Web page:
Small Businesses Take on Big Crowds at SXSW
How local shops handle the international stage of Austin’s biggest festival
April 17, 2016 8 min read
Every year, thousands of people flock to Austin for South by Southwest (SXSW), the nine-day tech, music and film festival that brings together creators and innovators from around the world. Filling the city to capacity, the event has a staggering impact on the local economy, bringing in $325.3 million and attracting nearly 90,000 people in 2016.
Needless to say, SXSW is busy season for local Austin businesses. Lines wrap around the corner, venues are sold out and breakfast tacos are in high demand. But beyond the influx of customers (and sales), SXSW provides a unique opportunity for Austin’s small businesses to showcase their wares to the world. Here’s what the festival means to local businesses and how they make it happen year after year.
Preparing for the SXSW Craze
Like any large event, SXSW means Austin businesses spend some serious time prepping, sometimes months in advance. From stocking shelves to making sure logistics around organizing foot traffic are in place, there’s quite a bit that goes into ensuring things run smoothly during festival time.
One of the biggest hurdles across the board is staffing. With events happening virtually around the clock—both planned and impromptu—many businesses work to solidify their employee schedule ahead of time.
“Preparation [for SXSW] takes months,” says Shelley Meyer, co-owner of Wild About Music Group, the parent company of three music-themed retail stores in downtown Austin. “We spend time making sure our staff is solid and well-scheduled to have the right help available for everyone. All of our exec team works the sales floor to help customers and support our staff so they get breaks.”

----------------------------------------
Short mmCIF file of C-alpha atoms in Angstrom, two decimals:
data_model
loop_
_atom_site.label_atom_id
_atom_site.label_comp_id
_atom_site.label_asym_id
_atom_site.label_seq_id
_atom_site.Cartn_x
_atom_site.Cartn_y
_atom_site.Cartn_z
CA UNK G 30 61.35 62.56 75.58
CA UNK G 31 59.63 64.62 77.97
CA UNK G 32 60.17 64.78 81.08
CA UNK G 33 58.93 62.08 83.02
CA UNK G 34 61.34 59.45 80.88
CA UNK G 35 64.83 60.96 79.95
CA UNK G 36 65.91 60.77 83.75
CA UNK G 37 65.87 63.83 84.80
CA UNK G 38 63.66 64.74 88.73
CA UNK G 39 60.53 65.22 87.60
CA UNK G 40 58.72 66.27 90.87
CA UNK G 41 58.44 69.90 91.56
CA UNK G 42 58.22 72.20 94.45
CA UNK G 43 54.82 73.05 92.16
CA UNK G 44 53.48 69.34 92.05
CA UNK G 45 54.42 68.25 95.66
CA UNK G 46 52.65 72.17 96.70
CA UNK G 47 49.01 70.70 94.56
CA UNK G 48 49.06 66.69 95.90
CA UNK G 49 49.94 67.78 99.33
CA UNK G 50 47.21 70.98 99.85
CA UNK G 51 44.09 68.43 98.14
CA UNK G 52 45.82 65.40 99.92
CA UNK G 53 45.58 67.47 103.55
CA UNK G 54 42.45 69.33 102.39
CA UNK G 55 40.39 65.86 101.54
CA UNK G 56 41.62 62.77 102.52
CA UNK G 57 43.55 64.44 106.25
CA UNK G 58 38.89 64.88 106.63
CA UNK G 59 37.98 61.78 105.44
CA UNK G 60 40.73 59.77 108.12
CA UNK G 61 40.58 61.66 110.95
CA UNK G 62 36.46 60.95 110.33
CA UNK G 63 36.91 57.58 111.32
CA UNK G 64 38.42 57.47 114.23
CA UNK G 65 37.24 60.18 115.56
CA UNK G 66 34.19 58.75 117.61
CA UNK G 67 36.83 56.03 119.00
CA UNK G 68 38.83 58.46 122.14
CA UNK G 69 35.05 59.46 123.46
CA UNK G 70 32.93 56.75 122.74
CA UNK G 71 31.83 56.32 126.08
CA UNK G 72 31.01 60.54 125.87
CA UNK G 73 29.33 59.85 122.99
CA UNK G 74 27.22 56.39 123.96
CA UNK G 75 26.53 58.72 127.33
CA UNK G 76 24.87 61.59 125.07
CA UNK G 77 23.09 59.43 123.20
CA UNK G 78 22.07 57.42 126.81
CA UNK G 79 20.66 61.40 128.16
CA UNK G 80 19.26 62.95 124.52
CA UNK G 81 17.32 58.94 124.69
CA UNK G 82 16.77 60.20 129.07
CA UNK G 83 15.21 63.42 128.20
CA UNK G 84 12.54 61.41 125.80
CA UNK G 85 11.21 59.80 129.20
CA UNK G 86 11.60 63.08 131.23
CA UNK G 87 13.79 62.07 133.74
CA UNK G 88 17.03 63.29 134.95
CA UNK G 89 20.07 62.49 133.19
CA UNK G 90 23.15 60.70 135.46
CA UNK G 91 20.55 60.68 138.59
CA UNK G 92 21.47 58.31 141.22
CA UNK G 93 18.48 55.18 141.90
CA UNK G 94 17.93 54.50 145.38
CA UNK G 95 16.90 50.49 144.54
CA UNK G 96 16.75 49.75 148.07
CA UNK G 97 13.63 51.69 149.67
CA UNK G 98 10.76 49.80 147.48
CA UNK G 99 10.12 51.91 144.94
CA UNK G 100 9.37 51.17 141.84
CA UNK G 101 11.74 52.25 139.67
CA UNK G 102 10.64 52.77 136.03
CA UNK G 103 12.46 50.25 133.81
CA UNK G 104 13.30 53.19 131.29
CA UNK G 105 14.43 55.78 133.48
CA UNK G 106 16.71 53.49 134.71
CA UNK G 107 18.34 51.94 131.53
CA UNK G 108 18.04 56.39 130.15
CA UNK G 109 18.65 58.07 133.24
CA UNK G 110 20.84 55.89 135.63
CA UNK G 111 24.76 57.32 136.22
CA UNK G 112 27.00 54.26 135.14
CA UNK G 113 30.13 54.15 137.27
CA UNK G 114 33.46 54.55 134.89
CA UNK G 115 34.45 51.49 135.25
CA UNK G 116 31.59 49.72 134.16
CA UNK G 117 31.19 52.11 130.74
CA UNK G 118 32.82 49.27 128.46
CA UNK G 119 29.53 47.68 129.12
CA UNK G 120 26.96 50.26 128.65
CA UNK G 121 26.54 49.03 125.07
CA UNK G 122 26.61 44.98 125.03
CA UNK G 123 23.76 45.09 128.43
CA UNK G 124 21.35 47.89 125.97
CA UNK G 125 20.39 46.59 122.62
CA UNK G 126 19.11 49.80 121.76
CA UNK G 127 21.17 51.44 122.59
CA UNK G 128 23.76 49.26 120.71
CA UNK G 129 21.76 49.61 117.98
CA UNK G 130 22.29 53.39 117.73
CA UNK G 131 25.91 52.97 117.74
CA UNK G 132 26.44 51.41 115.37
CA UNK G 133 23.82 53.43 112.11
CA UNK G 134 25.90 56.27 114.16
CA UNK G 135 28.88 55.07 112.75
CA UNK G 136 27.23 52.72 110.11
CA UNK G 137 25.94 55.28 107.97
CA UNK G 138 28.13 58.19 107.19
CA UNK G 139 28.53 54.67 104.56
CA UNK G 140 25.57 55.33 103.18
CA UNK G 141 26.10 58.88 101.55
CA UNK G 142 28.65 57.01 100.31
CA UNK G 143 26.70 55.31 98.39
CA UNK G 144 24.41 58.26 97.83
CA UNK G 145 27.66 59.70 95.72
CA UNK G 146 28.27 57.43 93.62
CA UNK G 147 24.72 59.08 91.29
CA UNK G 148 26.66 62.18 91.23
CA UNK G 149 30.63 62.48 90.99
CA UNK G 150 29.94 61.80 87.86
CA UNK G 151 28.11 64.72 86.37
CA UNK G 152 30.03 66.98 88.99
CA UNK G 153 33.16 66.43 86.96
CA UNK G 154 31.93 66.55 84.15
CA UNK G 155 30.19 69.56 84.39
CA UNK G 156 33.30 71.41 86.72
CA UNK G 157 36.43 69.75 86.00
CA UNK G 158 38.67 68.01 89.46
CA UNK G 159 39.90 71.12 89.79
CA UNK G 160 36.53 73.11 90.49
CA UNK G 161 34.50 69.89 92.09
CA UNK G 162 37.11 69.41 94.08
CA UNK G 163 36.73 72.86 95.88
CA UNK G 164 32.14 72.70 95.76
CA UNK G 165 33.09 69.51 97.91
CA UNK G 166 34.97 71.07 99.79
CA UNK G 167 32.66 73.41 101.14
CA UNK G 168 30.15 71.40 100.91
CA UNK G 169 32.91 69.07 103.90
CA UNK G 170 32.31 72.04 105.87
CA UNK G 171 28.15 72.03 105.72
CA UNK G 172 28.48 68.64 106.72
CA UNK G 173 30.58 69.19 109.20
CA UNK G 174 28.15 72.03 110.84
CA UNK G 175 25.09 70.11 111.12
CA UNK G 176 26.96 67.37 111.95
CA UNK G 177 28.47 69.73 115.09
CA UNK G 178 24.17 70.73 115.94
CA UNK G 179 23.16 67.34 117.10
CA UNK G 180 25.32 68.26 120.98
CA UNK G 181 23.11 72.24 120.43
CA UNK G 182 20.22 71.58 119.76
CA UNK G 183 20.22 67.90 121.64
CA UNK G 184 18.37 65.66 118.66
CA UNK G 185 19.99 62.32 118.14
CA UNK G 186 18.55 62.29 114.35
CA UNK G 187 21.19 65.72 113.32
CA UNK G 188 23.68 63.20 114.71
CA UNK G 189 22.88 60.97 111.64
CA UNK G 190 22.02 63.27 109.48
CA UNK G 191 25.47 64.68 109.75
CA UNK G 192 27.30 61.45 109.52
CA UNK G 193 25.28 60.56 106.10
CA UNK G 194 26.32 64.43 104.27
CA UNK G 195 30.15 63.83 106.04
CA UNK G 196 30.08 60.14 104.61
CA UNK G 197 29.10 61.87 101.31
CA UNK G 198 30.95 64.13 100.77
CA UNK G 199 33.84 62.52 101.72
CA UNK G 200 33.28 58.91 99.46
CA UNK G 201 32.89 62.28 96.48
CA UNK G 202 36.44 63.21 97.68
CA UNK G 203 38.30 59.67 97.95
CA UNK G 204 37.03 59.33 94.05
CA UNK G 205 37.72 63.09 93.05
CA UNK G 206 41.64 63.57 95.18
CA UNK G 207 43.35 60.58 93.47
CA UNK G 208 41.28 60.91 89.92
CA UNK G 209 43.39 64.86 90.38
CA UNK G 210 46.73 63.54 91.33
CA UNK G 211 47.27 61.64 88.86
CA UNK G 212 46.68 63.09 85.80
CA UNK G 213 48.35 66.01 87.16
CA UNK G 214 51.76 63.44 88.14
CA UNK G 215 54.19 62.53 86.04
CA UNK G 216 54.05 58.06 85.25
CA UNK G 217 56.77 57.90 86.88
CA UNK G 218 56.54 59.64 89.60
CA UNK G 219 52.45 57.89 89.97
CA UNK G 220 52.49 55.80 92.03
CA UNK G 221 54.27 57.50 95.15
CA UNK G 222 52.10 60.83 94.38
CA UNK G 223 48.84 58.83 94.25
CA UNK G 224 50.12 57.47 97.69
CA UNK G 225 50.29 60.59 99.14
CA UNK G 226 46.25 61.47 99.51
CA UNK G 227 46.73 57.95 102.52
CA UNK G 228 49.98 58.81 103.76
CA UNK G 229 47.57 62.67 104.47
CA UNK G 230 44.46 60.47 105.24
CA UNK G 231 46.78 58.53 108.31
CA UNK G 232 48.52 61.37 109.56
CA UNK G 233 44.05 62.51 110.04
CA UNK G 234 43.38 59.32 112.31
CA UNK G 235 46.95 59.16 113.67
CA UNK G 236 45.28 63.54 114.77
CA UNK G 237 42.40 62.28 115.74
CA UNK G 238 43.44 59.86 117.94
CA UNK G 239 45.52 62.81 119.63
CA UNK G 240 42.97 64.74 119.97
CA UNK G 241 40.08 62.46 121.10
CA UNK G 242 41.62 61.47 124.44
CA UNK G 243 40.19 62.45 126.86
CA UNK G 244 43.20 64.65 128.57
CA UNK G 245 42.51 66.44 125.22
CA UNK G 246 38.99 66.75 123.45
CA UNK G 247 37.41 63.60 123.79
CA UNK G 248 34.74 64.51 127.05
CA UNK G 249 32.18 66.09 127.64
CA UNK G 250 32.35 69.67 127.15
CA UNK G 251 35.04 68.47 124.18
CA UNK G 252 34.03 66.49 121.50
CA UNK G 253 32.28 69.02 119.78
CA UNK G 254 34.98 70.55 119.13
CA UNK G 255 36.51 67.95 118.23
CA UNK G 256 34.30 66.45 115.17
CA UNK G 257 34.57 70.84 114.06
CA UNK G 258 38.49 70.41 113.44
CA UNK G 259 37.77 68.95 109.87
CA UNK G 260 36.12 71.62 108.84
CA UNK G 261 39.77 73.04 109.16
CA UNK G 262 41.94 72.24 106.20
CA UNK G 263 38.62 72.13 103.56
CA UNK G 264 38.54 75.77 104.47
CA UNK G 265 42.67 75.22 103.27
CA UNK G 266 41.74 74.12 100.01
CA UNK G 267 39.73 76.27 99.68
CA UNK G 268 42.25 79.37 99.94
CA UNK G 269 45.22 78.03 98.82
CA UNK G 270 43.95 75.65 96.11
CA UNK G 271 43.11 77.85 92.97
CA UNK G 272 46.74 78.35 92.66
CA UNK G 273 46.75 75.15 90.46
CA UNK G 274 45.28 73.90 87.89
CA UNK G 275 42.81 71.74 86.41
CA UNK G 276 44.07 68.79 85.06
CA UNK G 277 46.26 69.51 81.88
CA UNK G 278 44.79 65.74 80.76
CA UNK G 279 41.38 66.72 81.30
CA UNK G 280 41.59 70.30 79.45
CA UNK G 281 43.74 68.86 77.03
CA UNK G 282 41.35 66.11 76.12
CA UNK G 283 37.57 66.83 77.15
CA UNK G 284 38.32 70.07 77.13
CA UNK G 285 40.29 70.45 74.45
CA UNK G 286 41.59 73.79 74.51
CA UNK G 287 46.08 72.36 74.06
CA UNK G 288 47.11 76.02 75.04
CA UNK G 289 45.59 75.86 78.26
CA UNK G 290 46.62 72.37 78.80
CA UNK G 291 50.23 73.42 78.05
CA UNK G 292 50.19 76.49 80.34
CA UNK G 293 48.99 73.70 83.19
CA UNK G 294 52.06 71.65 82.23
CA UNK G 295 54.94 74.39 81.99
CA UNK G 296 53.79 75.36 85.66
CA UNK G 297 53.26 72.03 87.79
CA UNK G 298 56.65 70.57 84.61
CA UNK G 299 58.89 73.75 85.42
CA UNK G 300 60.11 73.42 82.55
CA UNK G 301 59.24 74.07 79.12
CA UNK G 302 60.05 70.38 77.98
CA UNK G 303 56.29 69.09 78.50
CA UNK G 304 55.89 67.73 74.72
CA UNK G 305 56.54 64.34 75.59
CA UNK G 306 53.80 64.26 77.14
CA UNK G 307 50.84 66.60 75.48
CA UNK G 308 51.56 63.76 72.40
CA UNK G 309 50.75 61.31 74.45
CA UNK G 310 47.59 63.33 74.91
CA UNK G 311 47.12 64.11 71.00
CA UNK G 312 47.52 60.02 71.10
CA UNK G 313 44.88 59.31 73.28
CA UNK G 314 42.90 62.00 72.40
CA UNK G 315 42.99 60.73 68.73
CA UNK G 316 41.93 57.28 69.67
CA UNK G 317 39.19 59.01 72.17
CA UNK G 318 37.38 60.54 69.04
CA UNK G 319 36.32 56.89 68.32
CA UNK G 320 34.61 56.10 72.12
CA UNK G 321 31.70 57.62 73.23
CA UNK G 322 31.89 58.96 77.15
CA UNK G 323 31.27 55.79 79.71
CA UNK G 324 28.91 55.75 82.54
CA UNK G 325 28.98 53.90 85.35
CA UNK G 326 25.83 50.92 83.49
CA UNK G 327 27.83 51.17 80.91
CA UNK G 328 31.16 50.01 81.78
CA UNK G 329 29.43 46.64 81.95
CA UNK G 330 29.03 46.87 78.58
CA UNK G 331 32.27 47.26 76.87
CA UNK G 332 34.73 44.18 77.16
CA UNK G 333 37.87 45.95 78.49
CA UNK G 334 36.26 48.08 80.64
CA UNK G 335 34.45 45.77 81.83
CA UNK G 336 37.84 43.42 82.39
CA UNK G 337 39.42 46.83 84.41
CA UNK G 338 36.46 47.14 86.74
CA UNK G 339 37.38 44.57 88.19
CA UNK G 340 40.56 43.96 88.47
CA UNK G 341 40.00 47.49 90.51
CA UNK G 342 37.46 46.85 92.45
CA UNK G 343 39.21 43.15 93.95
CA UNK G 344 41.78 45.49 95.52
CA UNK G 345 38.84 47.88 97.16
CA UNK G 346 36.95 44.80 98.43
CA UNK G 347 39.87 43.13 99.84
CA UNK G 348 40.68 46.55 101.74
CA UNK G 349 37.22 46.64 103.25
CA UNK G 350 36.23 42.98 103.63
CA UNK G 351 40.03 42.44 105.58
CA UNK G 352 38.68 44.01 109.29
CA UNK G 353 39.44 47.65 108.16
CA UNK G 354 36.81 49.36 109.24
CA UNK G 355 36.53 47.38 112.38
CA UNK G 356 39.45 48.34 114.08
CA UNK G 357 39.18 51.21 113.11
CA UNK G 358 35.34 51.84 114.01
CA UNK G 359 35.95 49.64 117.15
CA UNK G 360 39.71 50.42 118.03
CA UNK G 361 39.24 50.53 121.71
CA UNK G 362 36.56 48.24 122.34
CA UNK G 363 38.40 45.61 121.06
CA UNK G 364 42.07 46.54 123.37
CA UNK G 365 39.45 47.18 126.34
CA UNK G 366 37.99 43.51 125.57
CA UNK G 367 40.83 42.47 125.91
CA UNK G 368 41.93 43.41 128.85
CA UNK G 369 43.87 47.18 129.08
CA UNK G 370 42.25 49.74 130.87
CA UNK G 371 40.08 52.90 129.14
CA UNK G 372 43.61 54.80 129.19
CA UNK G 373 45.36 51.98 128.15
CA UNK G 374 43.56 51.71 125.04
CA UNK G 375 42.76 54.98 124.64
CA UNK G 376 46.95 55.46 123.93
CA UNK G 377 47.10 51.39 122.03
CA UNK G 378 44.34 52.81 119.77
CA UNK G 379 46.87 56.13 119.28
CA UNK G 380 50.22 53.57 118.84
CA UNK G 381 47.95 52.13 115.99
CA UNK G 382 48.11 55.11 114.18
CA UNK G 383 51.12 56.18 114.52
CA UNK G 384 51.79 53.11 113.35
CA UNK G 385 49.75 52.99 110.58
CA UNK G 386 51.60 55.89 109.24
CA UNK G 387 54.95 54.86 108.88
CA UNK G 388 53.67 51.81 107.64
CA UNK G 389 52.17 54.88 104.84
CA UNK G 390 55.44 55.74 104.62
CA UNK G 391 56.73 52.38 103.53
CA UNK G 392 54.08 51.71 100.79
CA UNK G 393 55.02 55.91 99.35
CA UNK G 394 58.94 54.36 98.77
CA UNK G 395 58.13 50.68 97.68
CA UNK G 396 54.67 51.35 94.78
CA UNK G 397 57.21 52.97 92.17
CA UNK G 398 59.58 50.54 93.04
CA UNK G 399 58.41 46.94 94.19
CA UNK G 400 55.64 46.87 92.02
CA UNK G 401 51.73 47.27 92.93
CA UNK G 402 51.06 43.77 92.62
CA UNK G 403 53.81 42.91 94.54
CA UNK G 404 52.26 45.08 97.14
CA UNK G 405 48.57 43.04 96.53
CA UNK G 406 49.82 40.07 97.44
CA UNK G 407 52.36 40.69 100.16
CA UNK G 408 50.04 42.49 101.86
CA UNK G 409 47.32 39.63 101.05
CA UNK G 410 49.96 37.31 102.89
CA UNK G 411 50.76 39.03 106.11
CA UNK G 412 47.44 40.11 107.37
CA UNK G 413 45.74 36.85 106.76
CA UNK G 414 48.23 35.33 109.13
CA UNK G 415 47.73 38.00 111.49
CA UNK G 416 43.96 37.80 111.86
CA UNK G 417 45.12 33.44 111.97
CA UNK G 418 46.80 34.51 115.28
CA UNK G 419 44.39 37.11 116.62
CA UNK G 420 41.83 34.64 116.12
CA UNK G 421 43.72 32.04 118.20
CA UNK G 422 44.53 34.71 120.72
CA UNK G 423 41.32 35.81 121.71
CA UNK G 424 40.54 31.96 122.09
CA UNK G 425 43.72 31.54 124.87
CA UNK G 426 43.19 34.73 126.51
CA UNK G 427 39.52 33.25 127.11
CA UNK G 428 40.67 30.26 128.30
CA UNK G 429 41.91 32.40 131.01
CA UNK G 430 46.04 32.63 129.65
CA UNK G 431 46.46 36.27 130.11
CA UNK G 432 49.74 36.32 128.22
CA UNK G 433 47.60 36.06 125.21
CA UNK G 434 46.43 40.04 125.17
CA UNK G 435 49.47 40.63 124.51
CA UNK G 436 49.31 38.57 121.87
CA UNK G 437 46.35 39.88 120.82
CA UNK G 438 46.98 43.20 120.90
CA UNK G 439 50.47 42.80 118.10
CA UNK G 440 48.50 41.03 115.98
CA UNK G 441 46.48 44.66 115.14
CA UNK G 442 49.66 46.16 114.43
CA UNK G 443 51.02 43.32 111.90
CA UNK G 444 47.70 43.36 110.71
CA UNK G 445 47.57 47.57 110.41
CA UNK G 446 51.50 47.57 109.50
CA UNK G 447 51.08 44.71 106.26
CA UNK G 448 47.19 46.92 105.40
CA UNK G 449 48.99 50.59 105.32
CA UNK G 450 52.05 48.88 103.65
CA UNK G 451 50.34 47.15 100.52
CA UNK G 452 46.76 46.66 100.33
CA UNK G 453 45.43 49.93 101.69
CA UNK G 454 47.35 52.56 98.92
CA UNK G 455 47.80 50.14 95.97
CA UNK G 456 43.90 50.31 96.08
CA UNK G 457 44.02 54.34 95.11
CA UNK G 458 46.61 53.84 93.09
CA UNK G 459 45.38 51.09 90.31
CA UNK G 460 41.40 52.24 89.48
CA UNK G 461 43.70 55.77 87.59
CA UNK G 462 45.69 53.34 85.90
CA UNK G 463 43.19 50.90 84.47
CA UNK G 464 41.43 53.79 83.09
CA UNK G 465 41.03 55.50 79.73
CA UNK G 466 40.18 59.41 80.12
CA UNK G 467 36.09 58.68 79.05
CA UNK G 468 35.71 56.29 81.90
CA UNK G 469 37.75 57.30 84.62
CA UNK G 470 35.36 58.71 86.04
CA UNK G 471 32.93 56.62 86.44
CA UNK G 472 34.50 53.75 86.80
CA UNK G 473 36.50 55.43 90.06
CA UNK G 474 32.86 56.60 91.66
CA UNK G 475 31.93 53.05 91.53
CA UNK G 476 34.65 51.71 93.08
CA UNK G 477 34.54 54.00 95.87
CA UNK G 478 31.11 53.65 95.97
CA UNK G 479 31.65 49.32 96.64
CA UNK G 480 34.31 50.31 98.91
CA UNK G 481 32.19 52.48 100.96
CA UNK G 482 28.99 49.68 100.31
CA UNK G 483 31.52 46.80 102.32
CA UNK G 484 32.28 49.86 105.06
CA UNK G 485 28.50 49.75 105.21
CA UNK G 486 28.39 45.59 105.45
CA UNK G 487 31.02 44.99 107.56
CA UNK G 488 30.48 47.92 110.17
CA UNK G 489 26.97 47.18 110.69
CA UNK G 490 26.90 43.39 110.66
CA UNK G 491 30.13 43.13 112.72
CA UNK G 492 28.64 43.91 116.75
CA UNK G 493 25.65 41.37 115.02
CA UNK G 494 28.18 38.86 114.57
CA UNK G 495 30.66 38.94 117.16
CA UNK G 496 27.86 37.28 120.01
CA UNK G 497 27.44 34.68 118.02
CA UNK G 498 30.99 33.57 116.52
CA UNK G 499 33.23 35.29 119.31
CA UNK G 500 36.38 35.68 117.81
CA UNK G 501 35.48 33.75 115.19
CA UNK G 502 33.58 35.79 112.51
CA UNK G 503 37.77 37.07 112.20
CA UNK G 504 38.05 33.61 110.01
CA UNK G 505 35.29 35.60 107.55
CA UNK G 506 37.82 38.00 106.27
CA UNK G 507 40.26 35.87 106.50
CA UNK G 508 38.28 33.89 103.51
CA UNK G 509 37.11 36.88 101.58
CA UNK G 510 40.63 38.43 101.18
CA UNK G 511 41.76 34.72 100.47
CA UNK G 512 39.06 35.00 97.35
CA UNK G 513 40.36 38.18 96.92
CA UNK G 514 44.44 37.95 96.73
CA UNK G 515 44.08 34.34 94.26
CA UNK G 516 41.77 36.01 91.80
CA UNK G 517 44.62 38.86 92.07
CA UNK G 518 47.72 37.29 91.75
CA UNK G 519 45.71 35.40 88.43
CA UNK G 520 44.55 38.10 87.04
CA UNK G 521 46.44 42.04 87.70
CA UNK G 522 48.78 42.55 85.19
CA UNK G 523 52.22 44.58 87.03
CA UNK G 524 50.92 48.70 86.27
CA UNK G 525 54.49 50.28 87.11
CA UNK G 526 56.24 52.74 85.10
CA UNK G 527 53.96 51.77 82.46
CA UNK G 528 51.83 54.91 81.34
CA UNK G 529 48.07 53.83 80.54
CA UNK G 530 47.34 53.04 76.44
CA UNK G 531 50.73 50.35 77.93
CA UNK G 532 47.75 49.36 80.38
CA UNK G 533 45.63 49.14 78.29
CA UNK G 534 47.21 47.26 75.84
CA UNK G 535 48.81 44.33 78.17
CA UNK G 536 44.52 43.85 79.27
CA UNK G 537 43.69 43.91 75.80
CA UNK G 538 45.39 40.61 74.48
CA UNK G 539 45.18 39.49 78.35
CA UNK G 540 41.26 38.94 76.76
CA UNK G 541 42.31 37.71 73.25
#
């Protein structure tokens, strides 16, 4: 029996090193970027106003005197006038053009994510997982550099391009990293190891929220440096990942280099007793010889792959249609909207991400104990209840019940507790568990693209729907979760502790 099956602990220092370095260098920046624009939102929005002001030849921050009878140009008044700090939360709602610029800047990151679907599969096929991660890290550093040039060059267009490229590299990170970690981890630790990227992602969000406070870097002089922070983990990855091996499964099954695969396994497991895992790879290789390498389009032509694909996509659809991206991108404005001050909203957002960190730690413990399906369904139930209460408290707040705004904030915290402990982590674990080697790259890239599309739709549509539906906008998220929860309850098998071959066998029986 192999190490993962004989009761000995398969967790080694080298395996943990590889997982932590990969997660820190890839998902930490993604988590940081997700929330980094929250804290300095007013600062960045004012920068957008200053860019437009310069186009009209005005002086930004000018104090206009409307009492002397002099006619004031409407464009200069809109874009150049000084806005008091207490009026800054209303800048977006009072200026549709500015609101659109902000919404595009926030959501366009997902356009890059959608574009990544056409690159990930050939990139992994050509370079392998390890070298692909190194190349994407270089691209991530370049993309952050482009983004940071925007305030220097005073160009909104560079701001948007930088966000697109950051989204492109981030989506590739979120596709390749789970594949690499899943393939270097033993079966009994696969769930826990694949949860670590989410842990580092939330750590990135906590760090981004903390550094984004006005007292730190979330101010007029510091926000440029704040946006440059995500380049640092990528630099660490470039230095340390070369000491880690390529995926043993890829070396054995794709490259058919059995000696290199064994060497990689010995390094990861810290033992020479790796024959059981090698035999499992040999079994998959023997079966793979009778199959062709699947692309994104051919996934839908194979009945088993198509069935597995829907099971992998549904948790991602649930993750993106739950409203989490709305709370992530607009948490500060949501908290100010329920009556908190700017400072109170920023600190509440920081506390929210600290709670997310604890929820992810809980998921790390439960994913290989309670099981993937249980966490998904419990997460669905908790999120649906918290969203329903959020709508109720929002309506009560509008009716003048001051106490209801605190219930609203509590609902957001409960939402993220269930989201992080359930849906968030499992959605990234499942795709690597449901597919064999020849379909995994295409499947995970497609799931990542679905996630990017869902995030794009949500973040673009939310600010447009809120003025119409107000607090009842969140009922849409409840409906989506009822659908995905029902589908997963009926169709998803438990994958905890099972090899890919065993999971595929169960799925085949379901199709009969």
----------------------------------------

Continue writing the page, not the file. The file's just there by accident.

For some businesses, like Allen’s Boots, that extra support staff is hired just for the festival. The store brings in APD officers to accommodate the potential extra foot traffic for all 10 days of SXSW.
Likewise, Chi’lantro, a popular Korean-style barbecue restaurant, is all hands on deck, according to founder Jae Kim. The restaurant, which grew its SXSW presence from a food truck to catering corporate events, works with catering clients well in advance. “Months ahead of SXSW,” says Kim, “our clients come for site visits and we coordinate and plan for logistics. We have about 200 people working for us during the 10 days of festival.” The extra effort pays off—over the 10 days, Chi’lantro generates six figures in revenue.
While SXSW does bring in heavy foot traffic—and with it, clearly, big sales—it’s not all about prepping for volume. With an international presence at the festival, Austin businesses also prepare for a spotlight on the world stage.
SXSW Puts Local Businesses on the Map
With so many attendees taking up the sidewalks of downtown Austin, sponsors headed to SXSW to be part of the excitement search for local vendors to help them showcase their brands with an Austin flavor. Because of this, small businesses get the chance to take advantage of the exposure, while creating new fans along the way.